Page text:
Another strange adventure happened when the voyagers came to Thrace, where they found a poor blind king named Phineus, deserted by his subjects and living in a very sorrowful way all by himself. On Jason's inquiring whether they could do him any service, the king answered that he was terribly tormented by three great winged creatures called Harpies, which had the faces of women and the wings, bodies and claws of vultures. These ugly wretches were in the habit of snatching away his dinner, and allowed him no peace of his life. Upon hearing this the Argonauts spread a plentiful feast on the seashore, well knowing from what the blind king said of their greediness that the Harpies would snuff up the scent of the victuals and quickly come to steal them away. And so it turned out, for hardly was the table set before the three hideous vulture-women came flapping their wings, seized the food in their talons and flew off as fast as they could. But the two sons of the North Wind drew their swords, spread their pinions and set off through the air in pursuit of the thieves, whom they at last overtook among some islands, after a chase of hundreds of miles. The two winged youths blustered terribly at the Harpies (for they had the rough temper of their father), and so frightened them with their drawn swords that they solemnly promised never to trouble King Phineus again.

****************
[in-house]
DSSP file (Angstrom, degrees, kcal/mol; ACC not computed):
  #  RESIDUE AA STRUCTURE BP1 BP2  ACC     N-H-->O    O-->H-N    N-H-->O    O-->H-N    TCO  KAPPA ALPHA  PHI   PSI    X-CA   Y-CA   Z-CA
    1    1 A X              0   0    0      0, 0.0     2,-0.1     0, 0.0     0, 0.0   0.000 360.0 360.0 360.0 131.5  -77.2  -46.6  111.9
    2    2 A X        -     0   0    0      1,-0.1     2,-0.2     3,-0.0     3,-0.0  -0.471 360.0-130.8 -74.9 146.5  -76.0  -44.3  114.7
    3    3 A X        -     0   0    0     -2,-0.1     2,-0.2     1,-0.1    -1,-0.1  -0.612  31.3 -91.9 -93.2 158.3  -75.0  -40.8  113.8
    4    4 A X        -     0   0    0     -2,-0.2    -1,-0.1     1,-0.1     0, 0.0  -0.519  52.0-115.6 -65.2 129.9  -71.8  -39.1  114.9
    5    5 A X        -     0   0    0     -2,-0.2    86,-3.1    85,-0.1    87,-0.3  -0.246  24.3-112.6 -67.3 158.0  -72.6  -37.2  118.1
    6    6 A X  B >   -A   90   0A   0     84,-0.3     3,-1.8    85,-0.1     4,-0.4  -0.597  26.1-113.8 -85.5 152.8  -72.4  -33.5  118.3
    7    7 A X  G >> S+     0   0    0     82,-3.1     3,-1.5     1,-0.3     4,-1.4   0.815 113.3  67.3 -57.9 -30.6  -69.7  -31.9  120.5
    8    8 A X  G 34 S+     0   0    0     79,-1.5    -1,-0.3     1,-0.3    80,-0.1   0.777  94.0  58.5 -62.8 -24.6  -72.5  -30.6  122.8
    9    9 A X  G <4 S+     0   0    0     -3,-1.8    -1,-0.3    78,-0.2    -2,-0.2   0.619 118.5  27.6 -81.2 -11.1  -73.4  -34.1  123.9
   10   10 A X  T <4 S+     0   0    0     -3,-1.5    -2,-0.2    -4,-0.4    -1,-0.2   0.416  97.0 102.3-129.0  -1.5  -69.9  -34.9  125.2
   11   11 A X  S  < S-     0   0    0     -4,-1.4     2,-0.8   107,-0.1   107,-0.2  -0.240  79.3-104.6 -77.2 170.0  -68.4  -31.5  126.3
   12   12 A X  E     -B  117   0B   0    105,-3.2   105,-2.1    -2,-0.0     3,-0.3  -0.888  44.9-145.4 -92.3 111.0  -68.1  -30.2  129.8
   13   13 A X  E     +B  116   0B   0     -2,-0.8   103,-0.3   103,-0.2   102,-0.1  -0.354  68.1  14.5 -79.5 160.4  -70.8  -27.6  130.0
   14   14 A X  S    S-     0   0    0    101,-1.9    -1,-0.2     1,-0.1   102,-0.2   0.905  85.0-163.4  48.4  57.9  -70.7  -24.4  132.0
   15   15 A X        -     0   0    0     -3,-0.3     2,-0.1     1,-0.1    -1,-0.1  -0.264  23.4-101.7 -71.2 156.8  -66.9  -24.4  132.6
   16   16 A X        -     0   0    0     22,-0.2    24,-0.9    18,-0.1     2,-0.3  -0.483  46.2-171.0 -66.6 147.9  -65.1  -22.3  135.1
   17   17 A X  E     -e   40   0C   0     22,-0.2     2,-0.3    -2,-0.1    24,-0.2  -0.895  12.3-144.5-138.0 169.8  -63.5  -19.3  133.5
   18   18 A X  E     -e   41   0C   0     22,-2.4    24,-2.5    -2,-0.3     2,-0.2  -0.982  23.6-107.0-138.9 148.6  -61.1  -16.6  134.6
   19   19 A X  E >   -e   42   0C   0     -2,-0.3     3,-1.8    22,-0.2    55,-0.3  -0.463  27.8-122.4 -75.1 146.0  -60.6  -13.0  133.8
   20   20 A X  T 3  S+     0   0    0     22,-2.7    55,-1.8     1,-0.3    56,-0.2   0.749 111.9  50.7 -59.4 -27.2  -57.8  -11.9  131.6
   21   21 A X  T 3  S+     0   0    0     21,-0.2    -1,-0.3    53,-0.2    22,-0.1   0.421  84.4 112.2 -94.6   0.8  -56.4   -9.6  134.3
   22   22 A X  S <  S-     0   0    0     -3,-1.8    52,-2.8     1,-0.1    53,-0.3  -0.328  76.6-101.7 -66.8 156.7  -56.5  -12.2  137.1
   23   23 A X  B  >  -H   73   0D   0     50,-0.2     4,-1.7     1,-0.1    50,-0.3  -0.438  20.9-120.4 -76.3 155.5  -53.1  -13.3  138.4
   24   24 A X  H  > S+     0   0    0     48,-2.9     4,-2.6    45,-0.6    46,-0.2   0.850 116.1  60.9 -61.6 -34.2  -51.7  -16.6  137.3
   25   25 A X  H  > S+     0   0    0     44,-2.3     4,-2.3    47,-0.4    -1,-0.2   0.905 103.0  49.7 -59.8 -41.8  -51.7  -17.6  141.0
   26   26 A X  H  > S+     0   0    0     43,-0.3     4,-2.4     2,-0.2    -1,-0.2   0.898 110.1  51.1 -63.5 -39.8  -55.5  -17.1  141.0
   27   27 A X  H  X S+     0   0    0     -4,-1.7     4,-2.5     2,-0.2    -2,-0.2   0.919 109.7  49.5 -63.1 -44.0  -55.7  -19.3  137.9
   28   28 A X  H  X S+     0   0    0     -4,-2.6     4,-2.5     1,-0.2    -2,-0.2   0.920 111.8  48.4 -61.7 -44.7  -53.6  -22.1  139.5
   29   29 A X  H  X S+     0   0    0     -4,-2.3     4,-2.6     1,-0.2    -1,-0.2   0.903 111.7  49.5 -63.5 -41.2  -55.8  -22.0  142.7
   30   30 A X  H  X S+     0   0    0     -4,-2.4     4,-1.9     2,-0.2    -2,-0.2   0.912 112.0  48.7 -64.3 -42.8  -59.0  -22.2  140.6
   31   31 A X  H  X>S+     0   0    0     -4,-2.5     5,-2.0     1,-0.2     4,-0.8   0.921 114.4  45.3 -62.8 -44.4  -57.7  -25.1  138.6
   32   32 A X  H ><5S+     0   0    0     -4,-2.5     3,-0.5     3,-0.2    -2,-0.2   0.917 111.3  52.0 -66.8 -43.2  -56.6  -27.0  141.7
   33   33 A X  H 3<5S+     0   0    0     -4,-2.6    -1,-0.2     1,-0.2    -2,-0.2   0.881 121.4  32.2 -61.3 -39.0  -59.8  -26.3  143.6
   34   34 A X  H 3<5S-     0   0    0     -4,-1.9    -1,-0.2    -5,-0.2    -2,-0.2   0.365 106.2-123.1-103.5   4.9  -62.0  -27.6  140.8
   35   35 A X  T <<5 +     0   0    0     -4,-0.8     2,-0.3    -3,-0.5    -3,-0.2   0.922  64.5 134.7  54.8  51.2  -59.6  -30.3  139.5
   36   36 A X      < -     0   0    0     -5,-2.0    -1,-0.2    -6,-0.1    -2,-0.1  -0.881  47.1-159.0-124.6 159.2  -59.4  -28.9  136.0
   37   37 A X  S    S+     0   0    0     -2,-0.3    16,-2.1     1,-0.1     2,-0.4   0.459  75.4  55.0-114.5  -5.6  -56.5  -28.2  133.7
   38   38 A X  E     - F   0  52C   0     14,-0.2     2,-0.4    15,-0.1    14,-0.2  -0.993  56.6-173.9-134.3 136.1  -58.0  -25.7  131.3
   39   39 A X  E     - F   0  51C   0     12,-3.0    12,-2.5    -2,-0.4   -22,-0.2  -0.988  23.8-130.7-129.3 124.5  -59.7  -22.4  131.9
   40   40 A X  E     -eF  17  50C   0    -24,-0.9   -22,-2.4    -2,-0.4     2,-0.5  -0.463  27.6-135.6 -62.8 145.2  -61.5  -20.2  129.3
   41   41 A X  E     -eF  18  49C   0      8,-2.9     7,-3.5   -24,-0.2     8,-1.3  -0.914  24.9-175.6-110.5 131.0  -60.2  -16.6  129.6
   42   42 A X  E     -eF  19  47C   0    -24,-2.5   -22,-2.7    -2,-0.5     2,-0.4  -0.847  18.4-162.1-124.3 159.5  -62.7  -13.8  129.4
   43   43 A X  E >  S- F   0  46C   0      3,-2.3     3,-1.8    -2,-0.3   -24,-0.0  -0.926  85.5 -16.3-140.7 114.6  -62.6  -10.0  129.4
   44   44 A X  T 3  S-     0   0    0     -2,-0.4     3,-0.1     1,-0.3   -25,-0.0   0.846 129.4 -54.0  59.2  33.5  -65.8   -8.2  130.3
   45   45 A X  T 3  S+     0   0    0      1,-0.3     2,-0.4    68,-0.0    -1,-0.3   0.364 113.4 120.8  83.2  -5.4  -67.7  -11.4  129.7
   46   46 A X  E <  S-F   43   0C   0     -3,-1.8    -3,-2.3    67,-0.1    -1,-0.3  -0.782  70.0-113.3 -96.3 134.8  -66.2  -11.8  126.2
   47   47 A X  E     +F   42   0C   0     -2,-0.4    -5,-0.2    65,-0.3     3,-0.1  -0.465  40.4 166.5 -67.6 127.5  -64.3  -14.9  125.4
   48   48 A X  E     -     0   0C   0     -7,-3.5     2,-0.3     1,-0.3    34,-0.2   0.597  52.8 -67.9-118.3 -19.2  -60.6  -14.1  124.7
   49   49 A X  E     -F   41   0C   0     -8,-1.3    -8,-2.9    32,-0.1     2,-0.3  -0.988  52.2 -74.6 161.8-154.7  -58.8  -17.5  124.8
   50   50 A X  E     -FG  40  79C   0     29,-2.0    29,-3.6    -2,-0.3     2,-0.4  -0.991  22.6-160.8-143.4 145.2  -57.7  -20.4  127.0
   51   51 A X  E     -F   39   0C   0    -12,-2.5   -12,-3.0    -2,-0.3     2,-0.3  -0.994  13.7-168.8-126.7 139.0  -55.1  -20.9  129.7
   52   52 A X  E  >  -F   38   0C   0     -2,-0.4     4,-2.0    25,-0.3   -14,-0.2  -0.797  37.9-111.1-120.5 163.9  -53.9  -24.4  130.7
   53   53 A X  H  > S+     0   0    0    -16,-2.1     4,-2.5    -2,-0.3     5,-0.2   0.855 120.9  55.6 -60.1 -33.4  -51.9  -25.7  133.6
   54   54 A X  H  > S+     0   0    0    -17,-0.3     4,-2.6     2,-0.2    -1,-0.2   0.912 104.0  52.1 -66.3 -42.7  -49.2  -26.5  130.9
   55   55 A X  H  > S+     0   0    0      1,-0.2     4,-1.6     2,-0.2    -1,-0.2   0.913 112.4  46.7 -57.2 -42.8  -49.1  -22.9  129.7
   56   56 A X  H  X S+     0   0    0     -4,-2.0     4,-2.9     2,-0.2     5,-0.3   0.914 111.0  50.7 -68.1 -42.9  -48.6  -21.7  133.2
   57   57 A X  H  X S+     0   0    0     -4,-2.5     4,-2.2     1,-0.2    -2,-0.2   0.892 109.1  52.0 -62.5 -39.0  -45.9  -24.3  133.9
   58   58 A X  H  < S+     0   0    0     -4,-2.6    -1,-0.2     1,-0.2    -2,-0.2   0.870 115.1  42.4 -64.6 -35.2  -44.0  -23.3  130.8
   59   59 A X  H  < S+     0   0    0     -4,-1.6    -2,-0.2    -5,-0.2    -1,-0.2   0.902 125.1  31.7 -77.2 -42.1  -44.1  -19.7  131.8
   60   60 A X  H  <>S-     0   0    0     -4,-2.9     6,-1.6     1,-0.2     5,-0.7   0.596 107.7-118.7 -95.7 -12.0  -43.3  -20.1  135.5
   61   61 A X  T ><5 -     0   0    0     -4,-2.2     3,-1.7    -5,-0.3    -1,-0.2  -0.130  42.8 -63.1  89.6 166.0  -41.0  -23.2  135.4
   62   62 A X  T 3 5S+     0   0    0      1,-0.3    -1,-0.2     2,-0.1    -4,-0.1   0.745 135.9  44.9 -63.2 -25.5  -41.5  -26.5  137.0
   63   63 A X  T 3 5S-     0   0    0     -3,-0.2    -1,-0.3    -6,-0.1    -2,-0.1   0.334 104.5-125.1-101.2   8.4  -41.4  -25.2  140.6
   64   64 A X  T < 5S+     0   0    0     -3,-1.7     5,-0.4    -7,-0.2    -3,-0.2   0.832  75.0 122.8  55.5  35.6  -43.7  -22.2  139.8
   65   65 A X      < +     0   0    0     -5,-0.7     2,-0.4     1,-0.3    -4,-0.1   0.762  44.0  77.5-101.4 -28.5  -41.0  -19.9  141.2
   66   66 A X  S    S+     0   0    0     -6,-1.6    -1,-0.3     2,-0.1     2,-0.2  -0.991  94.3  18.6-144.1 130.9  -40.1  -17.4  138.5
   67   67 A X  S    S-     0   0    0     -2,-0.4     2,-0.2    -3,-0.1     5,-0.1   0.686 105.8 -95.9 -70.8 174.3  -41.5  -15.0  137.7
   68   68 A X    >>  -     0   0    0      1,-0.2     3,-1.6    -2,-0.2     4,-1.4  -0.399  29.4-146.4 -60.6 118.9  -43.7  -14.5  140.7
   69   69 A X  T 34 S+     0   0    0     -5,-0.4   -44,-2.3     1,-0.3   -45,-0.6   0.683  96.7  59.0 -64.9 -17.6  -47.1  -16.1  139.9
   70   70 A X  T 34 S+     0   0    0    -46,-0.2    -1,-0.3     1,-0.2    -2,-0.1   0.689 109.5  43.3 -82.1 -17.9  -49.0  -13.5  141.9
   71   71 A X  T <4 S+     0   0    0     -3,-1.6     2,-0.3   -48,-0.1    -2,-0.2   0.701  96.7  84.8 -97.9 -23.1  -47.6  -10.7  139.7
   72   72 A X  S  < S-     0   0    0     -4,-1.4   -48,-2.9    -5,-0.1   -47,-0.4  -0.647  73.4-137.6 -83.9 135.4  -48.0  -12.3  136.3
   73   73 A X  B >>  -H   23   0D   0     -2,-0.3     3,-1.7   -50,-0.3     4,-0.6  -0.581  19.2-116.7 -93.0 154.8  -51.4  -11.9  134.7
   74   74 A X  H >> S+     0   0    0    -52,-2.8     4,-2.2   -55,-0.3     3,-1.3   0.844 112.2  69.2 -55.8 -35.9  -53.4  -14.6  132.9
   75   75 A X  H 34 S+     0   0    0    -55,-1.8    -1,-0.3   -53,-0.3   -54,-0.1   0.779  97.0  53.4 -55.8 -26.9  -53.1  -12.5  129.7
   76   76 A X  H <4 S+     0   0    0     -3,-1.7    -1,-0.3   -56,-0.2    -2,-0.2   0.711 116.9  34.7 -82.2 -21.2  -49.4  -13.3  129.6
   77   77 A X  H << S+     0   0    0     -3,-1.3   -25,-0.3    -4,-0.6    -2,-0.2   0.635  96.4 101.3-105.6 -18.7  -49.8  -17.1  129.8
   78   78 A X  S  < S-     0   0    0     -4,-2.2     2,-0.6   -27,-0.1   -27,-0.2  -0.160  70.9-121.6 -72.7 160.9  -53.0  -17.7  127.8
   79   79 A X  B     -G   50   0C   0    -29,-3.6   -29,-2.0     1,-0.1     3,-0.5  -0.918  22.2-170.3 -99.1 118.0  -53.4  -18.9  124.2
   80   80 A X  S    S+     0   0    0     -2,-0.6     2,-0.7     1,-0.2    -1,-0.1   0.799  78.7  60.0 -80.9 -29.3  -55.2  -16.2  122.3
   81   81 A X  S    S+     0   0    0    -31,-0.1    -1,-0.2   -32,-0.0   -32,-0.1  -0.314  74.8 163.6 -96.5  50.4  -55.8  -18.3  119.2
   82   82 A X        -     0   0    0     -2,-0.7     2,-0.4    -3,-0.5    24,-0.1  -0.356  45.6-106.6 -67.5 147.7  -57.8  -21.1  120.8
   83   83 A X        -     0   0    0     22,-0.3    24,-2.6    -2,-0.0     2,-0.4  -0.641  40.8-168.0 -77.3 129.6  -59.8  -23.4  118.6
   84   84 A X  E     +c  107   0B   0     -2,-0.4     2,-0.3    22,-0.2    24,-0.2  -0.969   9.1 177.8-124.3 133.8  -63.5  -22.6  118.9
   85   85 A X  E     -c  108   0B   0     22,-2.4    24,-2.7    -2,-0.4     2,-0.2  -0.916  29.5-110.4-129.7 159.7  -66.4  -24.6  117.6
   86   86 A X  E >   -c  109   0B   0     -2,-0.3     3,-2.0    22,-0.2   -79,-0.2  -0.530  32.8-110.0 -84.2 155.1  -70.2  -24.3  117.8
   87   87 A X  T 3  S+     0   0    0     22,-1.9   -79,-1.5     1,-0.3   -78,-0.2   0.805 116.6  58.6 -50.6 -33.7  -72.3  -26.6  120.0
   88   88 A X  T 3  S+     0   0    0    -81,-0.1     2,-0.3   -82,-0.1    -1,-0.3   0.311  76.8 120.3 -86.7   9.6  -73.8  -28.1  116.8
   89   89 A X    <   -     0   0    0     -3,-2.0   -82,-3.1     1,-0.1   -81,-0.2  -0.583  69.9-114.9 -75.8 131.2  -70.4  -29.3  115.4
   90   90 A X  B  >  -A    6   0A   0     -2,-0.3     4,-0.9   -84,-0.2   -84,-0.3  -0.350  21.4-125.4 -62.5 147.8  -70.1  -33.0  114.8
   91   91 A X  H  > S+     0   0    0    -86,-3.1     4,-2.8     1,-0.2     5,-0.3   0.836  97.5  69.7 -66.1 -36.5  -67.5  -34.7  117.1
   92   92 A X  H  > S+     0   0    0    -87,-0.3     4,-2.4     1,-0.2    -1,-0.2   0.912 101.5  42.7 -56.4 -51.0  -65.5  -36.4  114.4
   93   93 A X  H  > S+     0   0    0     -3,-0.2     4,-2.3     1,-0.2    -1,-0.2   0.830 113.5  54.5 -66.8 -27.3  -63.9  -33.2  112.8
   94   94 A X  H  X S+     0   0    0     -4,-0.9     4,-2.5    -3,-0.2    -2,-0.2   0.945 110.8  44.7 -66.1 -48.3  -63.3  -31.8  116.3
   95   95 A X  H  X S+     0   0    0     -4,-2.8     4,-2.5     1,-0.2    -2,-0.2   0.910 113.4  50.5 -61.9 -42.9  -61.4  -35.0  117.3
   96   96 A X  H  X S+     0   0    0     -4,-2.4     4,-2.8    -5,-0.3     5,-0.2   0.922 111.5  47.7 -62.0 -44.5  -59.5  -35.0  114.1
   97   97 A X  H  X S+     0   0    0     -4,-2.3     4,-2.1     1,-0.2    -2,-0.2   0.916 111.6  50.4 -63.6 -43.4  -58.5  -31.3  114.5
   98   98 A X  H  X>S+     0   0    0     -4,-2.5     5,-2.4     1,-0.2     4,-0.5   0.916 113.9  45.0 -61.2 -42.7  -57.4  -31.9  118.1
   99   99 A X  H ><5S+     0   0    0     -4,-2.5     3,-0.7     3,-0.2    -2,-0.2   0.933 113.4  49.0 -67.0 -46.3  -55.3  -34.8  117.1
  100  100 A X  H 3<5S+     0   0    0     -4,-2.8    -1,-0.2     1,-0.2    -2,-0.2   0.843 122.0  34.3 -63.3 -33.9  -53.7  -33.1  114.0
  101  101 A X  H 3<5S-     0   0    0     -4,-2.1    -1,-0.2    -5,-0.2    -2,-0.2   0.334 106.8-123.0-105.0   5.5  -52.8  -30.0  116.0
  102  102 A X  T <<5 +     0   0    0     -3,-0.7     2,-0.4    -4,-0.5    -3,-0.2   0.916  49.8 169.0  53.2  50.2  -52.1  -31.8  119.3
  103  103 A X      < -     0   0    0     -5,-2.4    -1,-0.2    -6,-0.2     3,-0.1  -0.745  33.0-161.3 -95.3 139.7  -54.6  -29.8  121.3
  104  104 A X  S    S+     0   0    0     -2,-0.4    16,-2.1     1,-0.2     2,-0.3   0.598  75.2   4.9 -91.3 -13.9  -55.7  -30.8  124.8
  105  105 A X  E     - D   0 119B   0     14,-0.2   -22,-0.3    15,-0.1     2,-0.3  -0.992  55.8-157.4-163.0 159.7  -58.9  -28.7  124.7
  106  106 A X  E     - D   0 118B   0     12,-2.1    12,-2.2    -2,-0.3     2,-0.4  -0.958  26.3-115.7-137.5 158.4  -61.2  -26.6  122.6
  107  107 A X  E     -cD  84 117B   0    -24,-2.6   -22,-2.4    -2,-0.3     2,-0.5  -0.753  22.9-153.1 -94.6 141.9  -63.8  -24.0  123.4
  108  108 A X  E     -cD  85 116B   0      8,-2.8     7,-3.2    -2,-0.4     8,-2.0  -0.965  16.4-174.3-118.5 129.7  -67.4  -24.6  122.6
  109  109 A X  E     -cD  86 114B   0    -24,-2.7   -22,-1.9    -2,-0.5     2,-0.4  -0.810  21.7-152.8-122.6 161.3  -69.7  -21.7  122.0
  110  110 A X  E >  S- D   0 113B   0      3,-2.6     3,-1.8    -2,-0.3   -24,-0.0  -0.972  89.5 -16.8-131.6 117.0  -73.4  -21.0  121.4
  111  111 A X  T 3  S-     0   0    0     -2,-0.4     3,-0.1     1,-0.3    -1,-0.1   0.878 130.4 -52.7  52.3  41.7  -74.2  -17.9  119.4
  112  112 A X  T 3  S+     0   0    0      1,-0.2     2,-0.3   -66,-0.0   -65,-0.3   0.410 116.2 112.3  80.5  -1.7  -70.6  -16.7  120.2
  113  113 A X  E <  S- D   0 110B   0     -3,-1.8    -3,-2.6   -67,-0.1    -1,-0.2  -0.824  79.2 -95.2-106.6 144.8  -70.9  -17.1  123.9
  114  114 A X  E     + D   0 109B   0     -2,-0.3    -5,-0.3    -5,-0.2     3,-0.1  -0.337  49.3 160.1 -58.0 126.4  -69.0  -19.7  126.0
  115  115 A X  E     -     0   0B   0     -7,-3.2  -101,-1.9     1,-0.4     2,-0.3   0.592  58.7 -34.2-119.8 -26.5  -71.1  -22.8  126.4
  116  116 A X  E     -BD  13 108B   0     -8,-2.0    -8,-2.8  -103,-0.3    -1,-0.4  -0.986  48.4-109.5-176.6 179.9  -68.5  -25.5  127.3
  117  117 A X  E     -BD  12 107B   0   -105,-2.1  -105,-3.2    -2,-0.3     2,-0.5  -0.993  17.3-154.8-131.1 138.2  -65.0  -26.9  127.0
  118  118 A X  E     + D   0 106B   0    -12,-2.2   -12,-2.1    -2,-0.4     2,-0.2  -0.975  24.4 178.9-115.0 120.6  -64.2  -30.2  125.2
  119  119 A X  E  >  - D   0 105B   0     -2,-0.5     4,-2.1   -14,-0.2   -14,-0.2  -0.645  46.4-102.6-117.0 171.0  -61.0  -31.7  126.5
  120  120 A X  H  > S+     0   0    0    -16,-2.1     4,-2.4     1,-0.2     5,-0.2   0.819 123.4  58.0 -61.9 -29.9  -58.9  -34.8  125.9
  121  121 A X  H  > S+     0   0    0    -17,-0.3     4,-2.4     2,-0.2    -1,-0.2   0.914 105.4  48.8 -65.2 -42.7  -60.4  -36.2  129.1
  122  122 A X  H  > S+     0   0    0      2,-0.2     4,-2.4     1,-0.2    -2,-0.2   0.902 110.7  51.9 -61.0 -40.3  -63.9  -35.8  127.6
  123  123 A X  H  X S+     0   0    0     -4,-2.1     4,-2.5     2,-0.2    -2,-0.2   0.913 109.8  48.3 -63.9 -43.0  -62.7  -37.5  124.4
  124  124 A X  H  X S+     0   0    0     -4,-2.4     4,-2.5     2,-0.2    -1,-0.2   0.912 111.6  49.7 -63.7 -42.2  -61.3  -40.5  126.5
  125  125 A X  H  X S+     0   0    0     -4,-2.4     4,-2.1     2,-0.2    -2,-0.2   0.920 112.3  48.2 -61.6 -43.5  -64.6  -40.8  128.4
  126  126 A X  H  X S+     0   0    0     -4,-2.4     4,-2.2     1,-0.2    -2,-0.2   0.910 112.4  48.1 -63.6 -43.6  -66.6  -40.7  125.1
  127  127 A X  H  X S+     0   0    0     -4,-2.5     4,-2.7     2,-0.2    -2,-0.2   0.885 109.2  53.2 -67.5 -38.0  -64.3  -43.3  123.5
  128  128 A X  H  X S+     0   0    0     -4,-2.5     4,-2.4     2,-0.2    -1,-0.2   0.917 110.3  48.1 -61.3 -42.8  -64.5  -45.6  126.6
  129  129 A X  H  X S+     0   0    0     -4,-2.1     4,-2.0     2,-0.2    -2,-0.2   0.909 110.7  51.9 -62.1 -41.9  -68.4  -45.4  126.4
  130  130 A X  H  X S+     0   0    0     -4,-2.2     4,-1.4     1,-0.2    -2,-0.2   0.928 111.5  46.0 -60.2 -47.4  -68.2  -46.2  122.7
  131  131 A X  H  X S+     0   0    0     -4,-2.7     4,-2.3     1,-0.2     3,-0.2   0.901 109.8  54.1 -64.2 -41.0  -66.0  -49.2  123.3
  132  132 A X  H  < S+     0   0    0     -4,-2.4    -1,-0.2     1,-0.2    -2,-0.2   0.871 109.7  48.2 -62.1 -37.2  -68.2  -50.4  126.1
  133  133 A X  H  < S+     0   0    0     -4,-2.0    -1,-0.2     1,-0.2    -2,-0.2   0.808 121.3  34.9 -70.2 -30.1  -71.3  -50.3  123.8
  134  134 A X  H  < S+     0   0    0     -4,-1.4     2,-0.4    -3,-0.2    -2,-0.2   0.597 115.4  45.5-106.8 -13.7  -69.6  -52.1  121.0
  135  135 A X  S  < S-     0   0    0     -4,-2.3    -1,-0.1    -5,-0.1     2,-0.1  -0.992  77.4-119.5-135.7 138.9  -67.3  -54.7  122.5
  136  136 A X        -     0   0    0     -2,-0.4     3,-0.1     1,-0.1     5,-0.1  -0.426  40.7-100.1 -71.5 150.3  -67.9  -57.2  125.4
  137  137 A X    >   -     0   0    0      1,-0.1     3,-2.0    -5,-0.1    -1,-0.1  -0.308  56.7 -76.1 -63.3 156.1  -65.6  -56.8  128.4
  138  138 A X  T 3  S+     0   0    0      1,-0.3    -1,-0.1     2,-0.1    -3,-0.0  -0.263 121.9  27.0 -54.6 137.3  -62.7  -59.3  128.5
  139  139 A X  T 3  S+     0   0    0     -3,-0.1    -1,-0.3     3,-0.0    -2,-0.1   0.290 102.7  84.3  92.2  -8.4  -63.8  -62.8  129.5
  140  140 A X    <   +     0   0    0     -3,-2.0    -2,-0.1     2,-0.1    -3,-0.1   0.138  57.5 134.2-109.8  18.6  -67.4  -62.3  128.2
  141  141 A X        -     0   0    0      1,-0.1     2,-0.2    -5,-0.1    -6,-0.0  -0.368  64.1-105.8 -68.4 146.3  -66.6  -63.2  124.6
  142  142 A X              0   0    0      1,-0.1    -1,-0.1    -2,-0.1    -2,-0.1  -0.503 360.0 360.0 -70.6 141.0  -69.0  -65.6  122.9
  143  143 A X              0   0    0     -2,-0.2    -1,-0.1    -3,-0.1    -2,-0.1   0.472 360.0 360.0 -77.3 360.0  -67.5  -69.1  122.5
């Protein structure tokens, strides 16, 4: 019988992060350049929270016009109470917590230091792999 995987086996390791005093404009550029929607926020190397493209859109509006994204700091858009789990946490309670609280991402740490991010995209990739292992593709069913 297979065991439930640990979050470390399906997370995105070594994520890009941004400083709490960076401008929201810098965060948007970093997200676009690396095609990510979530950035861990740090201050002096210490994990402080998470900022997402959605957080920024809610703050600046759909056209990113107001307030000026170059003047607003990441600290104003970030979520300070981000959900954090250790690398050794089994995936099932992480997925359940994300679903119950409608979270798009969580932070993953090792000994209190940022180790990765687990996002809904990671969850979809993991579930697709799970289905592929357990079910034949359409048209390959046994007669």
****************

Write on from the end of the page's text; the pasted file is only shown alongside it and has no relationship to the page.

Then the Argonauts sailed onward and met with many other marvelous incidents, any one of which would make a story by itself. At one time they landed on an island and were reposing on the grass, when they suddenly found themselves assailed by what seemed a shower of steel-headed arrows. Some of them stuck in the ground, while others hit against their shields and several penetrated their flesh. The fifty heroes started up and looked about them for the hidden enemy, but could find none nor see any spot on the whole island where even a single archer could lie concealed. Still, however, the steel-headed arrows came whizzing among them; and at last, happening to look upward, they beheld a large flock of birds hovering and wheeling aloft and shooting their feathers down upon the Argonauts. These feathers were the steel-headed arrows that had so tormented them. There was no possibility of making any resistance, and the fifty heroic Argonauts might all have been killed or wounded by a flock of troublesome birds without ever setting eyes on the Golden Fleece if Jason had not thought of asking the advice of the oaken image. So he ran to the galley as fast as his legs would carry him. "O daughter of the Speaking Oak," cried he, all out of breath, "we need your wisdom more than ever before! We are in great peril from a flock of birds, who are shooting us with their steel-pointed feathers. What can we do to drive them away?" "Make a clatter on your shields," said the image.